Here the dual-carriageway ended until 2019, and there was a brief straight section of single carriageway with a leftward kink at half distance, but this has now also been upgraded to an expressway which leads the A6 on to meet the new A31 Magherafelt Bypass at a large roundabout. A left turn here sees the A31 depart southwards towards Mid Ulster, meeting the A29 just north of Cookstown. There is also a link to the B40, which was the old road through Magherafelt and now serves the town; a right turn here will take you onto the A54 through Castledawson, running alongside the Bann up to Coleraine, which is a fantastic drive.

Staying on the A6, we now turn onto the Glenshane Road, which leaves the roundabout with a long overtaking lane heading in our direction. Gradually, the vegetation at the sides of the road reduces to the occasional clumps of pine trees and gorse bushes with their bright yellow flowers, in an otherwise increasingly sparse landscape. After a turning for which a filter lane is necessary, the overtaking lane reverts to the other side, providing a long opportunity for Belfast-bound traffic to make progress. After passing to the north of the Ballynahone Bog, the A6 encounters the A29, a long and mostly important route running the whole length of the province from north to south. The meeting point of these two strategic routes is negotiated via a short link road, which means that neither road need cede priority. There is then a lengthy stretch of hatched areas and filter lanes serving unclassified side roads and local businesses, before we begin to climb.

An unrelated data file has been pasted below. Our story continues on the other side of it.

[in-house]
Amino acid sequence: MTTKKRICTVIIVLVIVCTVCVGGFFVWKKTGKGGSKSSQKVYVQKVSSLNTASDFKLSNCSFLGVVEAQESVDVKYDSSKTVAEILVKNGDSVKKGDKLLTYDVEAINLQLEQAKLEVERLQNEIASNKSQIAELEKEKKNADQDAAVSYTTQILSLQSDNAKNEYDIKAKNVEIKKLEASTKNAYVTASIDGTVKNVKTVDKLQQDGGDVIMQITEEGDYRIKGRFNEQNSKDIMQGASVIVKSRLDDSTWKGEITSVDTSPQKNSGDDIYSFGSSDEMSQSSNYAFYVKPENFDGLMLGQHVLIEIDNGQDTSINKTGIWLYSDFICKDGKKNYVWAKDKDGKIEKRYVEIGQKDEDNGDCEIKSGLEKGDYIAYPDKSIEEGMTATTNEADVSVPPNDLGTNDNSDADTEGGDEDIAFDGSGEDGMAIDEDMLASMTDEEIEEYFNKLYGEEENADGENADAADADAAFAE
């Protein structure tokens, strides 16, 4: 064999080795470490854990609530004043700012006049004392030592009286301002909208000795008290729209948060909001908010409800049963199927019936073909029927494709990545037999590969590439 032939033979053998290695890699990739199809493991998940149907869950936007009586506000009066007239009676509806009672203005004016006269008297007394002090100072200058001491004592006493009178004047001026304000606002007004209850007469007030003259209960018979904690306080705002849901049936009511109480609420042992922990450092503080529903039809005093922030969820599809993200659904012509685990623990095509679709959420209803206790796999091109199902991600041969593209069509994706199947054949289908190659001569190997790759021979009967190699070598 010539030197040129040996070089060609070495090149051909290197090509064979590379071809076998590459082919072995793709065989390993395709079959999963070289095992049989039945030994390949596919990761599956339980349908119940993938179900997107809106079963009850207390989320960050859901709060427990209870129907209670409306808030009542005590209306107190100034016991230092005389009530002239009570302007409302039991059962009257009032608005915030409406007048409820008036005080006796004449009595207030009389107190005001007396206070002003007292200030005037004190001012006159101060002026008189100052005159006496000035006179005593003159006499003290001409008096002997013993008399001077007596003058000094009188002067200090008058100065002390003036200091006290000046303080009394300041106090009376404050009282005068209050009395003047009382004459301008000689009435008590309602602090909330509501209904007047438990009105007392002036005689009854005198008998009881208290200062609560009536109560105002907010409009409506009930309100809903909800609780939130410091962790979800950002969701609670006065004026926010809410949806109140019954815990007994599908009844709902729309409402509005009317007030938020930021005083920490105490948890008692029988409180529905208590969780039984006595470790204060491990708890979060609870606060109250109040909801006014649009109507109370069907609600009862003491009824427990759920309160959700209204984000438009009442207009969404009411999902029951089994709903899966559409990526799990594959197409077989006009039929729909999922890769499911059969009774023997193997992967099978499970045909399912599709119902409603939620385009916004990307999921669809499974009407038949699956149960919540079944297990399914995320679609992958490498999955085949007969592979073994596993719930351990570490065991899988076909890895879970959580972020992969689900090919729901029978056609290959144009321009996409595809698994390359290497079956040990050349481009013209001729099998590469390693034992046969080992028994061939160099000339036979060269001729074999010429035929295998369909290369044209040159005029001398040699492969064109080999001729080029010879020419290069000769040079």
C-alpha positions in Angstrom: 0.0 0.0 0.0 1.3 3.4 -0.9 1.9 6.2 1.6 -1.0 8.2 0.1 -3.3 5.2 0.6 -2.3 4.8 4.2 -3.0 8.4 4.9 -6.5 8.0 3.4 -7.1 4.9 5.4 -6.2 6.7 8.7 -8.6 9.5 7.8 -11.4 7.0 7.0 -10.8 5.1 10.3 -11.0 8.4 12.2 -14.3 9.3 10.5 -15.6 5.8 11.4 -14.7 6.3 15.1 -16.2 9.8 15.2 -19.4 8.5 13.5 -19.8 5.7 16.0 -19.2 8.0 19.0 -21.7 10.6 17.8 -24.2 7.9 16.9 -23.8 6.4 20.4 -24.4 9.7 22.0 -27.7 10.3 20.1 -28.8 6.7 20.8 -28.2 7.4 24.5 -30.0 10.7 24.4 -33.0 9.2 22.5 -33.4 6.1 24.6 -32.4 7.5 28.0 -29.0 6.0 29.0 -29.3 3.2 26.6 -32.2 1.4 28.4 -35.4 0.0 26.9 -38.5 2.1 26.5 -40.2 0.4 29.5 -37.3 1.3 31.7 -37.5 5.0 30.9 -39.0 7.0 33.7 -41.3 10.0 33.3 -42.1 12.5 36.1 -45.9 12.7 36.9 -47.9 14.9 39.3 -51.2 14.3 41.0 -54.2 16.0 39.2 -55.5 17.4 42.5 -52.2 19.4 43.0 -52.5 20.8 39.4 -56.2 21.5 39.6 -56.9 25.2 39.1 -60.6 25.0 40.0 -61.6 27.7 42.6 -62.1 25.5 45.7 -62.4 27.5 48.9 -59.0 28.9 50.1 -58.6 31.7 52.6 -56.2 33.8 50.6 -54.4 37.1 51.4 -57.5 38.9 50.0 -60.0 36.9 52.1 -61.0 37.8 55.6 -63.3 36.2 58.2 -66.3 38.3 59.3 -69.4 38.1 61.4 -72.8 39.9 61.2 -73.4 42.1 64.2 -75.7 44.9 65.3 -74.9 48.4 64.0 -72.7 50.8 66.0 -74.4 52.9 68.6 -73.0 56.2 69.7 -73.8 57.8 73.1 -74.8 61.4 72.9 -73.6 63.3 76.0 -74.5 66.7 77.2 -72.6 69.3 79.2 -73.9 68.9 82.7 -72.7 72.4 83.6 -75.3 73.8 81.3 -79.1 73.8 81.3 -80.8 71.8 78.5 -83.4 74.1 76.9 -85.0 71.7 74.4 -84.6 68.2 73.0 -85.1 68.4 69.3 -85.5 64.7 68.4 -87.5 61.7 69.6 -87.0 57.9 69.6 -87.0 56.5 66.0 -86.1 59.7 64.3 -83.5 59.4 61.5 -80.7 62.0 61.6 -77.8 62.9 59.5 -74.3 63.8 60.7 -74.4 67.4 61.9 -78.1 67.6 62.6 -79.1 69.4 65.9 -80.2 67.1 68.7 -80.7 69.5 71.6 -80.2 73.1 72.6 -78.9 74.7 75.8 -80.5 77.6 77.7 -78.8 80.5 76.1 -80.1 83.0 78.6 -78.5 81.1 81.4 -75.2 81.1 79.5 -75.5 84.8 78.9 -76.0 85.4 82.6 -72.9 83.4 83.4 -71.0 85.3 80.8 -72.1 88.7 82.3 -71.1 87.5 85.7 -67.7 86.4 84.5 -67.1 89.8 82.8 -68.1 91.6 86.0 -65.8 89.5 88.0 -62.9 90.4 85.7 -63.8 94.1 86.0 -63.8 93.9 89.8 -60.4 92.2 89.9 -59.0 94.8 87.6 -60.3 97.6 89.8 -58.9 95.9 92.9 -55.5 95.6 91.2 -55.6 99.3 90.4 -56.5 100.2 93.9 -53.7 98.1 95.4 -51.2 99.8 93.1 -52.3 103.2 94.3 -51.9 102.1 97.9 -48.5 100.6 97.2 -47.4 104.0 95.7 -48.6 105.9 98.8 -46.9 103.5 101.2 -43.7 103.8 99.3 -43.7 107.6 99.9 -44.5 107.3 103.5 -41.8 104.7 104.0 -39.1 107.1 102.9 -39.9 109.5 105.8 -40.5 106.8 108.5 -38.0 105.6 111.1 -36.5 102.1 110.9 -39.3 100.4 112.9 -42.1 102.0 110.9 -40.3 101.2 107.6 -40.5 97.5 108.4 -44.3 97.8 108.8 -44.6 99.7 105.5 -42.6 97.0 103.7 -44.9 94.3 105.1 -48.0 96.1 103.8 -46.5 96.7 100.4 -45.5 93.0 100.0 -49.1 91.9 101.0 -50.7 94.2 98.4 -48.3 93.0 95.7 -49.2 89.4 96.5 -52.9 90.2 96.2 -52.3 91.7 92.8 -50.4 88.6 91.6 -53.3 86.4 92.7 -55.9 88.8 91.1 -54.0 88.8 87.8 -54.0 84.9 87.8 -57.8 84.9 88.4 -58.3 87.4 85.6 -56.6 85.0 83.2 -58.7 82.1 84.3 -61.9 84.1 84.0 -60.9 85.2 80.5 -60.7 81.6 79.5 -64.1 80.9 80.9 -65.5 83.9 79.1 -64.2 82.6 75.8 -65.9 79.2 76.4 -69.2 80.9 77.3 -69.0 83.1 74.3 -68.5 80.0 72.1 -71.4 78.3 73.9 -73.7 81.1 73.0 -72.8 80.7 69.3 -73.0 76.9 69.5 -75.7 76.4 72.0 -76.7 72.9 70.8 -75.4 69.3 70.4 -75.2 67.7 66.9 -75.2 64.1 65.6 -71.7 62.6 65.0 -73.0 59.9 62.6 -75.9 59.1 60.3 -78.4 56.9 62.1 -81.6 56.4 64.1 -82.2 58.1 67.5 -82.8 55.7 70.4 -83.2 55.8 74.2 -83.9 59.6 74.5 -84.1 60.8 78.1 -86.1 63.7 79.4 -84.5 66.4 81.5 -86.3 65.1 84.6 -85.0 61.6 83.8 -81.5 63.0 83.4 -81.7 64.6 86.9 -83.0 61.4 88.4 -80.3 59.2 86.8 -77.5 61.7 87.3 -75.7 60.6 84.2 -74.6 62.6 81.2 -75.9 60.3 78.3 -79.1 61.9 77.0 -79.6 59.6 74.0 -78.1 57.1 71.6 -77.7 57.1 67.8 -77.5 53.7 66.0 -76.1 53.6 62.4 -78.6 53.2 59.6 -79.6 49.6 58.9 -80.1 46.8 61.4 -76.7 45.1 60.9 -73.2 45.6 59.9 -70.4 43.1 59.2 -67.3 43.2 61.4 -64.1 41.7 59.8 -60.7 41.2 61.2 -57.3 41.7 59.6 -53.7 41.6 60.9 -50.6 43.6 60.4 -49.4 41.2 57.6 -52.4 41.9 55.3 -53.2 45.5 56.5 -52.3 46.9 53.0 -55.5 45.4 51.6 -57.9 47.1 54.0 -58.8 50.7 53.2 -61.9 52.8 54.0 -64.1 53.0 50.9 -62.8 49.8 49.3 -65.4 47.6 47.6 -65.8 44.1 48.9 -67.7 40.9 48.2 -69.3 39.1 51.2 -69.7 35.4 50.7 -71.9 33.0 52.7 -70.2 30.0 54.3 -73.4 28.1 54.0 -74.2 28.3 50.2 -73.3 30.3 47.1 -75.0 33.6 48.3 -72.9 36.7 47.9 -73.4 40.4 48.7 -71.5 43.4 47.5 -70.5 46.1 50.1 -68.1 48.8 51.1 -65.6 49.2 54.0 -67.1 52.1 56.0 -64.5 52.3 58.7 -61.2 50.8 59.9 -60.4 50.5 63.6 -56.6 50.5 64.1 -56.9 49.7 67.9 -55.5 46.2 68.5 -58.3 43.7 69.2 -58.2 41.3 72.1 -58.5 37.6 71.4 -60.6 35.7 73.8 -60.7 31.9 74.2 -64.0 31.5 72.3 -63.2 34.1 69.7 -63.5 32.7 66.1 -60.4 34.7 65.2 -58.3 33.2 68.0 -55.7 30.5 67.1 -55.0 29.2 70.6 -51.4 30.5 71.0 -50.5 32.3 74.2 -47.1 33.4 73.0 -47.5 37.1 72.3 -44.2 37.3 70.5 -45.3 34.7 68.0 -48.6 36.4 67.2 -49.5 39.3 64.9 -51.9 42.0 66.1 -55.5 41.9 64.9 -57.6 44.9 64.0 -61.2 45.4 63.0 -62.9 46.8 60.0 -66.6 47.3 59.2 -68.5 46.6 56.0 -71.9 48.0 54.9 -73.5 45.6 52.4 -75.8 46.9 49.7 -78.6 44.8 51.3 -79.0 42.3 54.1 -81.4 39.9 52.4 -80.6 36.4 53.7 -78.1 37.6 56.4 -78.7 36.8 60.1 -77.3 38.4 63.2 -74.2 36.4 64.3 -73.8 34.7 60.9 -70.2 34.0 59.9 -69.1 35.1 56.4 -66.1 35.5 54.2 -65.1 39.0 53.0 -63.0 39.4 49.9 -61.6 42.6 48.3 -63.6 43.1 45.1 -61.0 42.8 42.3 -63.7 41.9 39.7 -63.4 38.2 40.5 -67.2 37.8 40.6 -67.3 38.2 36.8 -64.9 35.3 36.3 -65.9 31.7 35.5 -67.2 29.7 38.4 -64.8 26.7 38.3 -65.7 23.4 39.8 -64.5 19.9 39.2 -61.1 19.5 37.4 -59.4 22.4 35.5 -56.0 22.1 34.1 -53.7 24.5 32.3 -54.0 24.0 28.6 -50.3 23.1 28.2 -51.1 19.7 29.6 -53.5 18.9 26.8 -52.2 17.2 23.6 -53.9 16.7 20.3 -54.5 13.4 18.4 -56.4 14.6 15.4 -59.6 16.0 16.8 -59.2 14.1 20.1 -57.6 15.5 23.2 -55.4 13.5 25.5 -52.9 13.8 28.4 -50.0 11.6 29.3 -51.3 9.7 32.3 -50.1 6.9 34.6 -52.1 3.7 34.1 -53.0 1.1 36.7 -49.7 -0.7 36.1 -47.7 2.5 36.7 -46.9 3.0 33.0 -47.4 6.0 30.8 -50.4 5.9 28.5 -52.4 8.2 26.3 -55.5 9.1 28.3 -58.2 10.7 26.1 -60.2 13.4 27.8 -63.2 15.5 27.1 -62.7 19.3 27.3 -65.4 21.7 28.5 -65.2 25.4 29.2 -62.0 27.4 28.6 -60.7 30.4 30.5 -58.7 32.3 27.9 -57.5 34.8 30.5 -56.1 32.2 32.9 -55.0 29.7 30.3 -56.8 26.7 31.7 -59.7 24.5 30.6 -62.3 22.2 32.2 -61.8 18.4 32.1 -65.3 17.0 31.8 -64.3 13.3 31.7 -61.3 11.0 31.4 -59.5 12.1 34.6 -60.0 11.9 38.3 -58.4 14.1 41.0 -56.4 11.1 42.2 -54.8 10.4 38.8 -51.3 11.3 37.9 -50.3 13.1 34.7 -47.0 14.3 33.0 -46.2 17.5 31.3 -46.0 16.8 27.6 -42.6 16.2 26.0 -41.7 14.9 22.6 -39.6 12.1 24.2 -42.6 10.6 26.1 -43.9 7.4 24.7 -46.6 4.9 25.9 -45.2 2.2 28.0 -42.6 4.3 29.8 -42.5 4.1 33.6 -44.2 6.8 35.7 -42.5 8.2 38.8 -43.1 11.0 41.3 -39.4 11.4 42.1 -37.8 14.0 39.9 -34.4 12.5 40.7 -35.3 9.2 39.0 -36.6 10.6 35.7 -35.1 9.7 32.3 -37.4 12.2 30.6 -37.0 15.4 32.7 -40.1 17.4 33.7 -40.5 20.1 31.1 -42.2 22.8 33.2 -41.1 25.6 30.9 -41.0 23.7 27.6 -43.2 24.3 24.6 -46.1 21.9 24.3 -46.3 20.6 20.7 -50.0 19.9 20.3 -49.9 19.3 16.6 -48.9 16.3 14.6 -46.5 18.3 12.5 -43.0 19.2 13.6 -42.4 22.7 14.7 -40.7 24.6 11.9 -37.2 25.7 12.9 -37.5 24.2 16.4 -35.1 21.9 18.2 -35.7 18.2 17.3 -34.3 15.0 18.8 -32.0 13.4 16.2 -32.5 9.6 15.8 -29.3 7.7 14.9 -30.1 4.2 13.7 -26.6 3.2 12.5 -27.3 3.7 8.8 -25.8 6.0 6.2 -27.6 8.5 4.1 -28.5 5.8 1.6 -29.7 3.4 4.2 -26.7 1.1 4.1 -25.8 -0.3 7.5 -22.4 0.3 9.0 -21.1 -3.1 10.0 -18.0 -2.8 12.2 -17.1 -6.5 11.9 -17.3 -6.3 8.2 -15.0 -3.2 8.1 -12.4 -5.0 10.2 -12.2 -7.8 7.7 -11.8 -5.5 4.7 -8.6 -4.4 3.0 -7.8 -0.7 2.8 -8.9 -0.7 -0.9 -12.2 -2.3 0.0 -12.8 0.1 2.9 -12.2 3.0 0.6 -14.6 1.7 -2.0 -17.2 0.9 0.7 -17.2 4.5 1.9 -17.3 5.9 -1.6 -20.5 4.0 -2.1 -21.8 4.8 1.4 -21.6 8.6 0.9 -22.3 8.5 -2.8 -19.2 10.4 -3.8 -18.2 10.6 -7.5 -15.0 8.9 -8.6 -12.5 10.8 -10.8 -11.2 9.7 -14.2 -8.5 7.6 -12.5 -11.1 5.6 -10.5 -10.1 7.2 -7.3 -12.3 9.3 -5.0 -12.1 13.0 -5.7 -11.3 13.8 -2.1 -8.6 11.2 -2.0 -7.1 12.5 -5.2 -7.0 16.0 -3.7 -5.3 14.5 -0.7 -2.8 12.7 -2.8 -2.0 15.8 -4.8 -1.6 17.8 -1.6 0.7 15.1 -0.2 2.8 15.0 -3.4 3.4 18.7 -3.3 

The descent from the Glenshane Pass, towards Belfast

The Glenshane Pass is a magnificent stretch of road. It is wide. It is mostly straight, although there are some long, sweeping curves. There are overtaking lanes serving the uphill traffic on both sides, which also permit downhill overtaking if the middle lane is free. There are some expansive views of the open, largely unspoiled countryside, and several parking areas from which to pull over and enjoy them. On a clear day, it is possible to see right across Lough Neagh in the direction from which we have come. Near the summit, there is also the Ponderosa bar and restaurant, which claims to be the highest pub in Ireland. The Glenshane Pass is also renowned as a haven for that not-entirely-rare species: the PSNI camera van.

The A6 Main Street, Dungiven